Aupouri Peninsula

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NASA satellite photo of the Aupouri Peninsula
Location of Aupouri Peninsula

The Aupouri Peninsula is a tombolo[1] at the northern tip of the North Island of New Zealand. It projects between the Tasman Sea to the west and the Pacific Ocean to the east. It constitutes the northern part of the Far North District, incorporating North Cape, Houhora and the northern half of Awanui.

Overview[edit]

It is a peninsula on a peninsula, being part of the massive North Auckland Peninsula which makes up nearly one twelfth of New Zealand's land area. Close to the northern town of Kaitaia, the North Auckland Peninsula suddenly narrows from a width of 60 kilometres to a mere 10 kilometres, a width which it maintains approximately for the last 100 kilometres of its thrust to the north.

At the base of the peninsula to the east is the natural inlet of the Rangaunu Harbour. Beyond this lies the Karikari Peninsula and the broad sweep of Doubtless Bay. The east coast of the peninsula is dominated by Rangaunu Bay in the south and Great Exhibition Bay in the north. Towards its northern tip is the natural inlet of Parengarenga Harbour, beyond which lies North Cape. Spirits Bay and Tom Bowling Bay are located on northernmost of the land.

The peninsula's best-known feature is on the other coast: almost the entire west coast is the 88-kilometre long Ninety Mile Beach.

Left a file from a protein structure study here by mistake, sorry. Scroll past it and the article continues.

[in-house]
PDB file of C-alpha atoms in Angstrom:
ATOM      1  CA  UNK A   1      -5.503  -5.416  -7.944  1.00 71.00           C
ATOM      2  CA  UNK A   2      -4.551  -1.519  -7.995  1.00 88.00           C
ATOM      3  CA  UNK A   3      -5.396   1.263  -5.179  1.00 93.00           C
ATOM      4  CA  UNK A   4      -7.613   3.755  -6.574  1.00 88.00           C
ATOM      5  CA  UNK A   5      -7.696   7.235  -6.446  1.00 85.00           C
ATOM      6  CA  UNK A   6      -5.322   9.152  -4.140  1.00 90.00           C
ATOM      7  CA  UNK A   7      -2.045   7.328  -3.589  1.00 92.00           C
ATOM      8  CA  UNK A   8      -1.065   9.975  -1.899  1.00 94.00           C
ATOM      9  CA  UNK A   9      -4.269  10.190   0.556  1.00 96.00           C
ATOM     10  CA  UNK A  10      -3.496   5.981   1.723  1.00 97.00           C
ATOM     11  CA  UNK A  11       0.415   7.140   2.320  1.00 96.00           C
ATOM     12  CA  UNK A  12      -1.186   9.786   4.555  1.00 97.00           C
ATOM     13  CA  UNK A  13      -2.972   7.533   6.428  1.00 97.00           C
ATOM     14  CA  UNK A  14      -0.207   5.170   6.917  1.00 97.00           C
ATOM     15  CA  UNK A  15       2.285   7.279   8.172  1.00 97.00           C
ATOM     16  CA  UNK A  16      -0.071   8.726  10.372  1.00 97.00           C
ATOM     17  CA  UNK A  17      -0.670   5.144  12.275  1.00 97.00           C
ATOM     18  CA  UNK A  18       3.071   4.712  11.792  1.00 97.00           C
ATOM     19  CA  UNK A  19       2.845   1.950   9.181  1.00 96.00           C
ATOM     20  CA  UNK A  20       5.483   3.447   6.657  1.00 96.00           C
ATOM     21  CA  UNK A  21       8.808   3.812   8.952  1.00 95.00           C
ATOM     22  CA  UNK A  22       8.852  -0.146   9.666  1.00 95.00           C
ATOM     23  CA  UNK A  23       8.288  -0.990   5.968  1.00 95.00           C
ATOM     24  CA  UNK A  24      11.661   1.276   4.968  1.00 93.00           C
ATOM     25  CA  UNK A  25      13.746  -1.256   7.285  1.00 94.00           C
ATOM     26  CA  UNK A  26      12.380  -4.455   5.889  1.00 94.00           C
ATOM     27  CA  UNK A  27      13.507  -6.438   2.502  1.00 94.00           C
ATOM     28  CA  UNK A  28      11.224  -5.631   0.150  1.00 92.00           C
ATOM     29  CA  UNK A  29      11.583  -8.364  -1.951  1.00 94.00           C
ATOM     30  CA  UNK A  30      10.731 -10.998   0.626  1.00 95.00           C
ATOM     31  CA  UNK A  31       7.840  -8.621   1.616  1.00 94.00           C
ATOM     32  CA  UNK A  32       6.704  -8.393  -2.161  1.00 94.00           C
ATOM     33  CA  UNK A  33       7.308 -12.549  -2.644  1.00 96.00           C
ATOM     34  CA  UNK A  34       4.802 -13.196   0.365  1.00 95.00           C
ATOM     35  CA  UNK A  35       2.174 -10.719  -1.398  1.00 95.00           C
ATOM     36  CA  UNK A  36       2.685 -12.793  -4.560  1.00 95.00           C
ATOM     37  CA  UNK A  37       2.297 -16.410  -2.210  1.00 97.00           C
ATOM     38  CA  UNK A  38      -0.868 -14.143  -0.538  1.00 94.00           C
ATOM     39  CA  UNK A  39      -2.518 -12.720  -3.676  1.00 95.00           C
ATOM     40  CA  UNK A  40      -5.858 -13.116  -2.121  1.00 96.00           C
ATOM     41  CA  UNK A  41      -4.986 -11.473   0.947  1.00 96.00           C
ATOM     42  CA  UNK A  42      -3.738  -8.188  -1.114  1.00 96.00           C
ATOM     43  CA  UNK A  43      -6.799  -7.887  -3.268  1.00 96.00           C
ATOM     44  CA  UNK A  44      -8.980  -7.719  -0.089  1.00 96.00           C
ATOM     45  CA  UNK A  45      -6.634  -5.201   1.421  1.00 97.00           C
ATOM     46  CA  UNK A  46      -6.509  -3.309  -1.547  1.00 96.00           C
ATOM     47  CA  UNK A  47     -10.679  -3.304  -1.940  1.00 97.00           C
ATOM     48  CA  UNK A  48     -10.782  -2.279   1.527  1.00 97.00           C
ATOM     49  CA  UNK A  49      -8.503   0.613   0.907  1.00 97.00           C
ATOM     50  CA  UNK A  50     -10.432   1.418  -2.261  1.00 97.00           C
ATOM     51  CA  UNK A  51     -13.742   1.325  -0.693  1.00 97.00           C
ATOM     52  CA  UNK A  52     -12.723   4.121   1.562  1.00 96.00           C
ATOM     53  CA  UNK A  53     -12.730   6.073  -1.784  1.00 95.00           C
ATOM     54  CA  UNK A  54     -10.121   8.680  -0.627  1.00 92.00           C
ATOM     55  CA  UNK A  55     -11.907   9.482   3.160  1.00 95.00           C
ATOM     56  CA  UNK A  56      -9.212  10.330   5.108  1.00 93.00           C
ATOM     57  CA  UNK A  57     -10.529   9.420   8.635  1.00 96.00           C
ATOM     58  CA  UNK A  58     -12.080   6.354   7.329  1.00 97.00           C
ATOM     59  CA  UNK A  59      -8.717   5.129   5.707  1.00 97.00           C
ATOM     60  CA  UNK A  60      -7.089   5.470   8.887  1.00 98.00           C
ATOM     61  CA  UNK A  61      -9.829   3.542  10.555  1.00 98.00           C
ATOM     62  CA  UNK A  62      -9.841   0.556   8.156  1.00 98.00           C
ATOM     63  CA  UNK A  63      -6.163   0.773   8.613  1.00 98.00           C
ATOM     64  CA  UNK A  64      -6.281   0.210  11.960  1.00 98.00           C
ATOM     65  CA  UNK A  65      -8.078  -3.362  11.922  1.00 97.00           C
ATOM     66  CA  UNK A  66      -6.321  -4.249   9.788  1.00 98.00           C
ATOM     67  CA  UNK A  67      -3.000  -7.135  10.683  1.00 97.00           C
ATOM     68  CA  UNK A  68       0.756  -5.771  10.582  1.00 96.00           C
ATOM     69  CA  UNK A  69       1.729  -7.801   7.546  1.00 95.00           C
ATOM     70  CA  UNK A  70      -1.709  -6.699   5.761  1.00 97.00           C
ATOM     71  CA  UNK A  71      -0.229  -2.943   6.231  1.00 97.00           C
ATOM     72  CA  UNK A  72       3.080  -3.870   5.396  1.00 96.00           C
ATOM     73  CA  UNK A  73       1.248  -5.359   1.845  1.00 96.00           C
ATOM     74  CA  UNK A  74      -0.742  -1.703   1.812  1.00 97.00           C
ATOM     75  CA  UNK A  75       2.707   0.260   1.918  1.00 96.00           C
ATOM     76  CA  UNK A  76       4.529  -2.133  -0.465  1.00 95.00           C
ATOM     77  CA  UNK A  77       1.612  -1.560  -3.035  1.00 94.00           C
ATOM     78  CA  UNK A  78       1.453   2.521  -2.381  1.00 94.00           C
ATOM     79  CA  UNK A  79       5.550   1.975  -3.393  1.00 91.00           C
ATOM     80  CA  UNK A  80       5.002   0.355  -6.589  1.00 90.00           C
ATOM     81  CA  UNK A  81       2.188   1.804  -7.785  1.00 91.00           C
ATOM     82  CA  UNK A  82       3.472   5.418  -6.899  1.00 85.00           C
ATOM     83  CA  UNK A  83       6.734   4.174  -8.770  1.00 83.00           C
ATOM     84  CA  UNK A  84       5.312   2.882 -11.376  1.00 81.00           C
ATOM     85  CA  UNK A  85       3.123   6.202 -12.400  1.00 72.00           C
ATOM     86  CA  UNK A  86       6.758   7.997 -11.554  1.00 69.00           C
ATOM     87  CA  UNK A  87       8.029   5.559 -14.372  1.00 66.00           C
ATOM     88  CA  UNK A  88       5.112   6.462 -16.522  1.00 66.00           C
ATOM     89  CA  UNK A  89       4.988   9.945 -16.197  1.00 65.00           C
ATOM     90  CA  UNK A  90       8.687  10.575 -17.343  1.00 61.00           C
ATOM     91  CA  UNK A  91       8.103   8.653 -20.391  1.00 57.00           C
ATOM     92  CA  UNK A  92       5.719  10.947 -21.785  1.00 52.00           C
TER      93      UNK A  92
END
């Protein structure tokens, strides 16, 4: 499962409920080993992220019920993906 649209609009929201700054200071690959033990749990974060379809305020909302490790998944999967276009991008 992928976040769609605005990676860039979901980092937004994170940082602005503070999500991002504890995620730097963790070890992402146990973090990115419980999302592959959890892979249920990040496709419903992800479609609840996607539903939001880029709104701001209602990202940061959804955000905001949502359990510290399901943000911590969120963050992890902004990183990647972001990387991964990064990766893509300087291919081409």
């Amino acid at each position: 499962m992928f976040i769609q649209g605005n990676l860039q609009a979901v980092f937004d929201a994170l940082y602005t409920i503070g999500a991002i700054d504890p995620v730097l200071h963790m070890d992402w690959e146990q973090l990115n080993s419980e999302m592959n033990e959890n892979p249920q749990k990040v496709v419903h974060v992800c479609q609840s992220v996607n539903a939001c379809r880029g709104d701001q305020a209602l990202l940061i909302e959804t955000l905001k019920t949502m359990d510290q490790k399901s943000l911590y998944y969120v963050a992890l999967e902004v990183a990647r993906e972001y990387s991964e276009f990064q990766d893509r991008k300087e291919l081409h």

At its northern end, the peninsula widens to 30 kilometres. Here there are several capes that appear to be the northernmost point of New Zealand's main islands: Cape Maria van Diemen, North Cape, Cape Reinga, and the Surville Cliffs, which is the actual northernmost point by a few hundred metres, at latitude 34° 23' 47" South. Only a handful of islands in the Three Kings and Kermadec chains lie further north in New Zealand.

Although there are a number of settlements with over 100 people, including Te Hapua, Te Kao, Pukenui and Kaimaumau, the peninsula is sparsely inhabited, with a population of approximately 3,900. For this reason, the area's roads are largely only metalled rather than being sealed. The main road (State Highway 1) is sealed, the final section completed in April 2010.[2] Ninety Mile Beach is a designated highway, but most rental contracts include it in "prohibited roads". The nearest town to the capes at the tip of the peninsula is Kaitaia, 100 kilometres to the south.

It is named after Te Aupōuri, one of the Māori tribes that inhabits it.

Demographics[edit]

Historical population
YearPop.±% p.a.
20063,348—    
20133,399+0.22%
20183,912+2.85%
Source: [3]

The 2018 New Zealand census uses two statistical areas to cover the peninsula: North Cape, which it defines as covering the peninsula from Houhora Heads northwards, and Rangaunu Harbour, which goes as far south as Awanui.

The combined areas had a population of 3,912 at the 2018 New Zealand census, an increase of 513 people (15.1%) since the 2013 census, and an increase of 564 people (16.8%) since the 2006 census. There were 1,404 households. There were 1,968 males and 1,941 females, giving a sex ratio of 1.01 males per female. Of the total population, 885 people (22.6%) were aged up to 15 years, 618 (15.8%) were 15 to 29, 1,701 (43.5%) were 30 to 64, and 705 (18.0%) were 65 or older. Figures may not add up to the total due to rounding.